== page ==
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Man from the council: Pat Watters

Man from the council: Pat Watters

After being president of local authority umbrella body, the Convention of Scottish Local Authorities (COSLA), for more than 11 years and a councillor for 30, Watters stepped down from both COSLA and South Lanarkshire Council last May. As the man who steered the umbrella body through some tough times, Watters is in an ideal position to look back over the past 14 years.

“I was a latter-day convert to devolution,” he tells Holyrood, “when the Parliament was being formed, I was convinced it was the way to go but I would say that prior to that, I was not a big supporter of devolution.” Watters thought it was perhaps “a step too far”, another level of bureaucracy between the people and government. However, he added: “I have to say that I changed my tune before the election and campaigned quite vigorously for the Scottish Parliament. I have been pleasantly surprised in the sense that the main change for local government was accessibility to our colleagues in parliament. With accessibility came changes to how we operated with each other.

“I have said before, prior to there being a Scottish Parliament, when local government was having its maybe once a year meeting with the Scottish Office, we’d have a delegation of  five or six councillors and senior officers traipsing down to London, taking us a day and a half to two days, all for a meeting which would last an hour. We felt that that was not the way to do business, in other words, our contact with our parliamentary colleagues was always short. Having to go down to London all the time to deal with these things and being given a slot of an hour to do it, was not exactly dealing with things in a proper manner. With the Scottish Parliament, the access to government changed dramatically for us in local government and with that change and with the regular meetings, came a building of a relationship on how we could manage things better.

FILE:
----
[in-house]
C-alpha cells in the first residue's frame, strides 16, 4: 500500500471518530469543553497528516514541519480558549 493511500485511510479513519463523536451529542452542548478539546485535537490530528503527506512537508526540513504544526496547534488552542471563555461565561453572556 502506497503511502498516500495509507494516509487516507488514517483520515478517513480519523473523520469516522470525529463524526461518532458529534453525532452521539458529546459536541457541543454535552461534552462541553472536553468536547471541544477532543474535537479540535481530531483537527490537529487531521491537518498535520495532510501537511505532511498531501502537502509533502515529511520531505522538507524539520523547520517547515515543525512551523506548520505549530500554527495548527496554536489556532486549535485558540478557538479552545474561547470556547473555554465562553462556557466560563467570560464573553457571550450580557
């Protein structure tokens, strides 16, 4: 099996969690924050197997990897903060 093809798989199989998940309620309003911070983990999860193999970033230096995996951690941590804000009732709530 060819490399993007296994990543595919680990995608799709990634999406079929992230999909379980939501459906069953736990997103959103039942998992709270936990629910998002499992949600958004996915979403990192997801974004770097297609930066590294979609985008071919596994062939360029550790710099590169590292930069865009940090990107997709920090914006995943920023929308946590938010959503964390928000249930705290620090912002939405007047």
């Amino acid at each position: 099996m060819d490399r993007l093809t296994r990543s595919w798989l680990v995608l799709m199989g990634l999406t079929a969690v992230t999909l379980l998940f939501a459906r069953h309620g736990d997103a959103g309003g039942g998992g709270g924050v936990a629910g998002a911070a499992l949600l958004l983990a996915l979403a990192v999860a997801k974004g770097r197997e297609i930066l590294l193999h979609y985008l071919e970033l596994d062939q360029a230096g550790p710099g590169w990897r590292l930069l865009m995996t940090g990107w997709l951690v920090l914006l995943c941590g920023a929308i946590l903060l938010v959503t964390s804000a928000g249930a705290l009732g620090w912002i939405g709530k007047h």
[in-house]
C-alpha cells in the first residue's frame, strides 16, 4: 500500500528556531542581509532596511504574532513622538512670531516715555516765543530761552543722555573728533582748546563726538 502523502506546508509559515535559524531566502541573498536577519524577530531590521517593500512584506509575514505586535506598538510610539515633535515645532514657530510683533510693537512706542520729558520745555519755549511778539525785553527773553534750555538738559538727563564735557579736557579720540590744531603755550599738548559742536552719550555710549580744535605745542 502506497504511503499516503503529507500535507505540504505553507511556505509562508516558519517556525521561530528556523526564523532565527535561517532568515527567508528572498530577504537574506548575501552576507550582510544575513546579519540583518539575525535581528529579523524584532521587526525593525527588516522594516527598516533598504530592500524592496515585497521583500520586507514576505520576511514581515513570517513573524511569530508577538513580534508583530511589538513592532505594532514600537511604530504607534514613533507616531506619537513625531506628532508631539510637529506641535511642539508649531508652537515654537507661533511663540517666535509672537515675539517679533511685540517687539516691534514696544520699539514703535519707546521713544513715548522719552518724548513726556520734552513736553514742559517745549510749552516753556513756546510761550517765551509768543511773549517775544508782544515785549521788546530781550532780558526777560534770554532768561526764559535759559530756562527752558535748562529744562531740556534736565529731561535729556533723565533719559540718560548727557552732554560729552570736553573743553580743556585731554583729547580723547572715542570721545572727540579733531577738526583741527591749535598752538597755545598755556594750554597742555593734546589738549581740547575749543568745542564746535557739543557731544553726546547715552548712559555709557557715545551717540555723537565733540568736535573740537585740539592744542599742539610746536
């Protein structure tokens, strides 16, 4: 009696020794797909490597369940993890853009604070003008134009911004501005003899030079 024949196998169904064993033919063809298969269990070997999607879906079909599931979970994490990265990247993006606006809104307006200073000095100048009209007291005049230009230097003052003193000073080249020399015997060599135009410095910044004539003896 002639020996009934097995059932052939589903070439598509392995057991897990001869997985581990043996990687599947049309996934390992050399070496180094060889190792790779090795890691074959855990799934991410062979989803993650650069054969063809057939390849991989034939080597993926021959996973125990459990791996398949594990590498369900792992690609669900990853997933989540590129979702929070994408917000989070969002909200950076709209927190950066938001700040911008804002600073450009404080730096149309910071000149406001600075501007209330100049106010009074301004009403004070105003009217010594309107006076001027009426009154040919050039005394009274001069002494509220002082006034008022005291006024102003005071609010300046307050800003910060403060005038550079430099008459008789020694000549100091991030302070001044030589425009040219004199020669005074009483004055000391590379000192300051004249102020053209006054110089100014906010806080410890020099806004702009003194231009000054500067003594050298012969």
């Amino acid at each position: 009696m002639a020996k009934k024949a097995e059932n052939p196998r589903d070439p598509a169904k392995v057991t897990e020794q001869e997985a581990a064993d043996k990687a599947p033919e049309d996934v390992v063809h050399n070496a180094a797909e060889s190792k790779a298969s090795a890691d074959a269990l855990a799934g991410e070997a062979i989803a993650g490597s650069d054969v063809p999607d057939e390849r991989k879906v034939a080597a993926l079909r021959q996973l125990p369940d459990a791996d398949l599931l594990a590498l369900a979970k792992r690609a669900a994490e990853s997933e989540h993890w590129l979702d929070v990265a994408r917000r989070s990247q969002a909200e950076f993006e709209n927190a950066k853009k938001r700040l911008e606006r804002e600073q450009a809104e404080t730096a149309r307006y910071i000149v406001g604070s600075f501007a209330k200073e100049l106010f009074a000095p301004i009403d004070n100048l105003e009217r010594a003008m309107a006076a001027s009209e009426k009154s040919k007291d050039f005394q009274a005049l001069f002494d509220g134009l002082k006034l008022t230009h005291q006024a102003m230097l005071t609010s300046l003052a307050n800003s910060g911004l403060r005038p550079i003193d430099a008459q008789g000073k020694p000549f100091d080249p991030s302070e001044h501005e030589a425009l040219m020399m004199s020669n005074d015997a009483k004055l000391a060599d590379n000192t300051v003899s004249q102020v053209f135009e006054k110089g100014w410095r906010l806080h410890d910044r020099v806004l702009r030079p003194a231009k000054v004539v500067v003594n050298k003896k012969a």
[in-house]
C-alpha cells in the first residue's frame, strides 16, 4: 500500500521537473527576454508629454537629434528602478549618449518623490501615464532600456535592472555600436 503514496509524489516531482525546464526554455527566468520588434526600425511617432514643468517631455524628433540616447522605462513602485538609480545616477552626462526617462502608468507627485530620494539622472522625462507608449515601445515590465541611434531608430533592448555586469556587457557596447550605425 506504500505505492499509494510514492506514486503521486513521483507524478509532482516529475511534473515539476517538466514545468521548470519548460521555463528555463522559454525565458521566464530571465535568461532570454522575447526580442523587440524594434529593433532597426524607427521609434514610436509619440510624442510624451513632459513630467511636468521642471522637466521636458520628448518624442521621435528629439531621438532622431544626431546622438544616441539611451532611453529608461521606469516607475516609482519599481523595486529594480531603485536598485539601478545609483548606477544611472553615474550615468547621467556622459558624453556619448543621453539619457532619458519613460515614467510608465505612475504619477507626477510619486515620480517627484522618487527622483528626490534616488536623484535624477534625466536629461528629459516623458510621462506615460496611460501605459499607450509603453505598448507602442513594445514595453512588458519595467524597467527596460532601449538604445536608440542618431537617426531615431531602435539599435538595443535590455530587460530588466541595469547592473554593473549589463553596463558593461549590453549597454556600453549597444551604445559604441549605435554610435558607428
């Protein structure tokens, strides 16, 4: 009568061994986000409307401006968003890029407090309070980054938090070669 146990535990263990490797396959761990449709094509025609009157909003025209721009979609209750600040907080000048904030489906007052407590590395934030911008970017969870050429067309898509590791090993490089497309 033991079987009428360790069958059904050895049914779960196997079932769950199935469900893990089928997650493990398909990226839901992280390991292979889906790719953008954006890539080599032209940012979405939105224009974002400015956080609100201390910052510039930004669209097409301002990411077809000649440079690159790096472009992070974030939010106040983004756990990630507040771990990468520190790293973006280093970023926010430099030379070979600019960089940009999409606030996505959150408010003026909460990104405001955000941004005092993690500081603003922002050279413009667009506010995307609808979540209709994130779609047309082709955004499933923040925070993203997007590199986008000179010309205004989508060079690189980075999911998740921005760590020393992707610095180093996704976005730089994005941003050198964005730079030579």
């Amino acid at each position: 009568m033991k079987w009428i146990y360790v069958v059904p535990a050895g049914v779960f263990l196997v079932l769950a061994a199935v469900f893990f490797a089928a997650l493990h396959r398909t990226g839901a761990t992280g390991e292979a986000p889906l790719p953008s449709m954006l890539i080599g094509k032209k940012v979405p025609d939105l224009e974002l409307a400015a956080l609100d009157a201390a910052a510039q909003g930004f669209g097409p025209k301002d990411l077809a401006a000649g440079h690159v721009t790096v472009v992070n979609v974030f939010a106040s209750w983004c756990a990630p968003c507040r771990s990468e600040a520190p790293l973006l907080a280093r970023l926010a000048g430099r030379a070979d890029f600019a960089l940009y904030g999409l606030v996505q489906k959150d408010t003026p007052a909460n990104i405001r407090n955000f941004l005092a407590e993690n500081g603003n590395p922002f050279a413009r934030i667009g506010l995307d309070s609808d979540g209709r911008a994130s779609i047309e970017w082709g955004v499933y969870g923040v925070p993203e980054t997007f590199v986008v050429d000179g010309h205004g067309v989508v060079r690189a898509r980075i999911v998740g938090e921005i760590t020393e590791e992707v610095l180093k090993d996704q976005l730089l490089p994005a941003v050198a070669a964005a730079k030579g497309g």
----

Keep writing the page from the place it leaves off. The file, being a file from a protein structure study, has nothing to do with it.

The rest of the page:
“With any change there are some people who are reluctant. They get comfortable with what is happening, even if they don’t particularly like what’s going on, and are fearful of what change might bring.

“We already have and always have had a separate legal system and a separate education system, they have been successful and what we needed to do was build on that. On the doorsteps, it was really quite positive. You still had people who thought it was a waste of time to actually build another tier of government but combining that with local government reorganisation, those authorities being all purpose, it was right that we had that tier. In planning matters, for instance, local people need the right to go beyond the council, to someone else, having to go to Westminster for that was probably not the right step. Therefore having the Scottish Government seemed like a natural progression of how we do democracy within our country.”

Watters is credited with helping to forge the historic Concordat agreement with the minority SNP Government in 2007.

He said: “You need to go before the 2007 election to look at what was happening with local government and the Scottish Government prior to that.  ere were regular spats with the Scottish Government, sometimes very public spats, at that time. The Scottish Government was still finding its feet, we had seen local government reorganisation a few years before that and we were still  finding our feet as well. Prior to the election in 2007, the leadership in COSLA at that time decided we needed a different approach. Being continually at loggerheads with each other – we didn’t think it was delivering for local government the way we wanted it. We took the decision we needed a different approach on how we were doing things.